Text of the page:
Parents: The Road to Affirmation for your Transgender Child

As a parent, I understand the levels of hesitation, fear and grief other parents might have when they find out their child is transgender. I have heard, that there is an initial period of shock and even the most supportive parent might be grieving the loss of their sex assigned at birth child.

Parents may immediately jump to the level of safety their child may have while walking down the streets.  Parents may feel what their child is experiencing is just a phase or they will grow out of it.  Parents may feel it’s just happening a lot at school and that’s why their children are telling them they are transgender.

What your child wants from you

When a child hears all of this from their parents, especially if their parents have told them they are supportive, it can wreck them.  I see children who want nothing more than for their parent to tell them, they might not understand, but they are trying and want to learn.  Children need for their parents to use their correct gender and pronouns, which means often changing how you refer to your child.  Instead of daughter, they may want to be called person, or son.  Instead of he, they might want to be called they or her.

I have also heard from children that they know mistakes are bound to happen.  But, when a mistake becomes an insult and mean is when a parent laughs about it, or never makes an effort to change.  That upsets children, no matter how old they are.  I believe that children want nothing more at the root than to be loved and accepted by their parents.  For their parents to tell them “I am proud of you for you, no matter your gender”.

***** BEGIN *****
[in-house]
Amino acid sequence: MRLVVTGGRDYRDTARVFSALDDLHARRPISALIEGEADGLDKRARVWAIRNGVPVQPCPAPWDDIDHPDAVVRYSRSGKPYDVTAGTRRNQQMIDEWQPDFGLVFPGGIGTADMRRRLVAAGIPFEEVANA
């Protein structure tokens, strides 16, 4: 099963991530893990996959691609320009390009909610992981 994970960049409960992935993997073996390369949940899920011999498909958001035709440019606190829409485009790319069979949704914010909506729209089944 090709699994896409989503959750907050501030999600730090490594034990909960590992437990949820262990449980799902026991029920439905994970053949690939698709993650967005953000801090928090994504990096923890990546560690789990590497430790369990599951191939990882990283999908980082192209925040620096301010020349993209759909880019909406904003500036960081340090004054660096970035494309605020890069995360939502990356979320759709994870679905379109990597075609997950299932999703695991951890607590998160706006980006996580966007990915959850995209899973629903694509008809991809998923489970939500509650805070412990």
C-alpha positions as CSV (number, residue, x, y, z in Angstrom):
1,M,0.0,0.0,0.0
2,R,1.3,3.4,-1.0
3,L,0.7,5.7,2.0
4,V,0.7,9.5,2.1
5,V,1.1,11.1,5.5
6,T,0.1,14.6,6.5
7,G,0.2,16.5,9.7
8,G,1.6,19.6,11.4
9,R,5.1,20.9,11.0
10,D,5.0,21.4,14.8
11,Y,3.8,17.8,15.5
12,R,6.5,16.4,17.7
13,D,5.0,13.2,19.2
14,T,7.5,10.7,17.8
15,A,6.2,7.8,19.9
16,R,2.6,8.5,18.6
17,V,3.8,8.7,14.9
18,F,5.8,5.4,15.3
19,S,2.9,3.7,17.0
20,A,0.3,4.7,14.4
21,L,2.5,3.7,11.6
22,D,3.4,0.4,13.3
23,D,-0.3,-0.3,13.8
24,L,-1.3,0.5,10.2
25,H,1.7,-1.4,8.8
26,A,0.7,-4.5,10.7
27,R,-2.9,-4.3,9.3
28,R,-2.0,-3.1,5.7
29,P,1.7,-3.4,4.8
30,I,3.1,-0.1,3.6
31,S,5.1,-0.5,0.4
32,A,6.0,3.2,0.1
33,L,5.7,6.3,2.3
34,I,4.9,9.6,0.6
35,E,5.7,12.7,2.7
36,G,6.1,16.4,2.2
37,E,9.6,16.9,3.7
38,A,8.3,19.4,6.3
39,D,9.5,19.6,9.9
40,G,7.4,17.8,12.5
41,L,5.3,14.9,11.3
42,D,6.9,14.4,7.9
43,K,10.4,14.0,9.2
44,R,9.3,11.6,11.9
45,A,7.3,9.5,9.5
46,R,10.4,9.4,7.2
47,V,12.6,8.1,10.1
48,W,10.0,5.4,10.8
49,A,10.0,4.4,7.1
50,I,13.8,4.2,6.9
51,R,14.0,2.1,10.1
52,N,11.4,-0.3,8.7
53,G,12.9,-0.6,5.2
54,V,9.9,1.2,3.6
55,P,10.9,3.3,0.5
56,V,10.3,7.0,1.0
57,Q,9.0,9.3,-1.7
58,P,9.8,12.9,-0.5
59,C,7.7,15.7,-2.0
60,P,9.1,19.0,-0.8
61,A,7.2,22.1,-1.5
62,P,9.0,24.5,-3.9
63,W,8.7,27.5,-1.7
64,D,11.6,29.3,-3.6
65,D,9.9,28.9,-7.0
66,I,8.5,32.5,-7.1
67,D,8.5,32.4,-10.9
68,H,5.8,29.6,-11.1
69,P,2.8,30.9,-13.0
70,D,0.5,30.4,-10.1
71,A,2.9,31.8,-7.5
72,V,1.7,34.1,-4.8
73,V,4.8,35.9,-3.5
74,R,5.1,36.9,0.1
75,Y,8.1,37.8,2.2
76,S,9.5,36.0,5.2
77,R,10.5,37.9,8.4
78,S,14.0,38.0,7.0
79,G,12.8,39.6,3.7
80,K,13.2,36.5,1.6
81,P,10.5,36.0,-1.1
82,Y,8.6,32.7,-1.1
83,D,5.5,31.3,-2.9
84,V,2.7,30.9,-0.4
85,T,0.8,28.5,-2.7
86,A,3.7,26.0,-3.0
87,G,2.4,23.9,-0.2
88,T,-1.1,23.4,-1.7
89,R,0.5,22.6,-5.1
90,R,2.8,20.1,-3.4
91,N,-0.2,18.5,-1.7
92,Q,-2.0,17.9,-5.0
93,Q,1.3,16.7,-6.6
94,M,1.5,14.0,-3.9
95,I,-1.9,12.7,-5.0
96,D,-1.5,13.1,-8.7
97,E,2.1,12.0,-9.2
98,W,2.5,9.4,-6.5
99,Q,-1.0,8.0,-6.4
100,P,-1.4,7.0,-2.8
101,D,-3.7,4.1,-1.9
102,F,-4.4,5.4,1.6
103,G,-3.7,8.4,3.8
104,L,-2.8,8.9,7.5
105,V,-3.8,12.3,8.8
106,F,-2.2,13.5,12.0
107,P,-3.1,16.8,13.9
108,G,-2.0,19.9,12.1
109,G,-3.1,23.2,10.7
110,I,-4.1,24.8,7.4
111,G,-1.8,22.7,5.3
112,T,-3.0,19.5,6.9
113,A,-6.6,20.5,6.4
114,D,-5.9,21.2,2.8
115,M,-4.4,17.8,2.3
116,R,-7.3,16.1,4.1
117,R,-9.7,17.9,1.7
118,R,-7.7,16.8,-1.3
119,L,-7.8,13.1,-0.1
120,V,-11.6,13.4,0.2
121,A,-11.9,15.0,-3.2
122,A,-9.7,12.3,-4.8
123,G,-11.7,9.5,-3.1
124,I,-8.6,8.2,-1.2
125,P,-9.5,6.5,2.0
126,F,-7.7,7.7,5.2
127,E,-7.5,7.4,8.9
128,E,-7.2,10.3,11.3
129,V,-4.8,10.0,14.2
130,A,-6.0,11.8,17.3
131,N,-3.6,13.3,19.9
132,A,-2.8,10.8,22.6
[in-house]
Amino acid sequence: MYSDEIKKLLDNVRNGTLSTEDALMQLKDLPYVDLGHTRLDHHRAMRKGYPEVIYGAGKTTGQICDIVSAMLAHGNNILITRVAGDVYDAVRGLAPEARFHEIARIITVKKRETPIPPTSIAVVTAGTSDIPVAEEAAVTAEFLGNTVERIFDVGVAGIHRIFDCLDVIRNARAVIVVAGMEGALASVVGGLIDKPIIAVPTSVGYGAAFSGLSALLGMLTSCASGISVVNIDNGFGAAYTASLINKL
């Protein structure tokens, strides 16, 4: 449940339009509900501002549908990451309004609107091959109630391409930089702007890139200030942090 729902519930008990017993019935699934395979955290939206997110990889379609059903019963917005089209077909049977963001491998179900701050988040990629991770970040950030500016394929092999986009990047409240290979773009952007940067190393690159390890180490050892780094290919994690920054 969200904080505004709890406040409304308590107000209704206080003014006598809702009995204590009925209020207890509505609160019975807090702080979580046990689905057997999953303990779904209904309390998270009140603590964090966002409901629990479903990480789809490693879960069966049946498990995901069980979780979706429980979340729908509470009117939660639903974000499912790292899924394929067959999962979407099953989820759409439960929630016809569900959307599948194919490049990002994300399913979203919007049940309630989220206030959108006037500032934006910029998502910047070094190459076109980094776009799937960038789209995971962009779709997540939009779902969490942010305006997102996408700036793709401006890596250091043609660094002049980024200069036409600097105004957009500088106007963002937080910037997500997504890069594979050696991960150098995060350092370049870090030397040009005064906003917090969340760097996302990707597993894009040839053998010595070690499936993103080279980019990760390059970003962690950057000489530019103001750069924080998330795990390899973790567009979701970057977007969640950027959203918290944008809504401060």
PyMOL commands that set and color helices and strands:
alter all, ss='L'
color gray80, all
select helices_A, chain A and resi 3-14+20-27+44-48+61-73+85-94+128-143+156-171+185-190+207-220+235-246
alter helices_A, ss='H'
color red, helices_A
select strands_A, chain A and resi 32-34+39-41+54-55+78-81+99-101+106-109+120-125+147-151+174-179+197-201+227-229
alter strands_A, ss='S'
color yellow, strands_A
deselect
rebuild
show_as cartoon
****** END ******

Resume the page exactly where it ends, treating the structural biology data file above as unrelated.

How will being affirming help my child?

How will affirming your child’s gender affect your child?  Your child will have the avenue to explore who they are as a person freely.  Your child will have a level of protection and gain a sense of resilience from the envelope of love and understanding they are placed in when their parents affirm their gender.  You may be the one to get those first phone calls if your child changes their name or decides to take hormones.

Where do I, as a parent get support?

As a parent, who supports you during your child’s transition?  Who is in your corner for all this?  If you have a friend or spouse you can confide in, that’s a wonderful place to start. There are meetings throughout the country for PFLAG, which is an advocacy and support network for parents and families of the LGBTQ community.  PFLAG offer support groups throughout Georgia.

There are many books such as The Transgender Child: A Handbook for Families and Professionals and The Transgender Teen: A Handbook for parents and professionals supporting transgender and non-binary teens, both are guidebooks for families to learn to raise their children in an affirming household.

Reaching out to a therapist

In time, you might find that it is best for your child and for your family or yourself to have a trusted person to talk to and explore emotions.  You may decide to look for a therapist for your child or family.  As an affirming therapist for children, teenagers and young adults, I am available to answer your questions for a free brief consolation about working together. You can contact me at 404-948-6186 or through email using the contact forms on this website.

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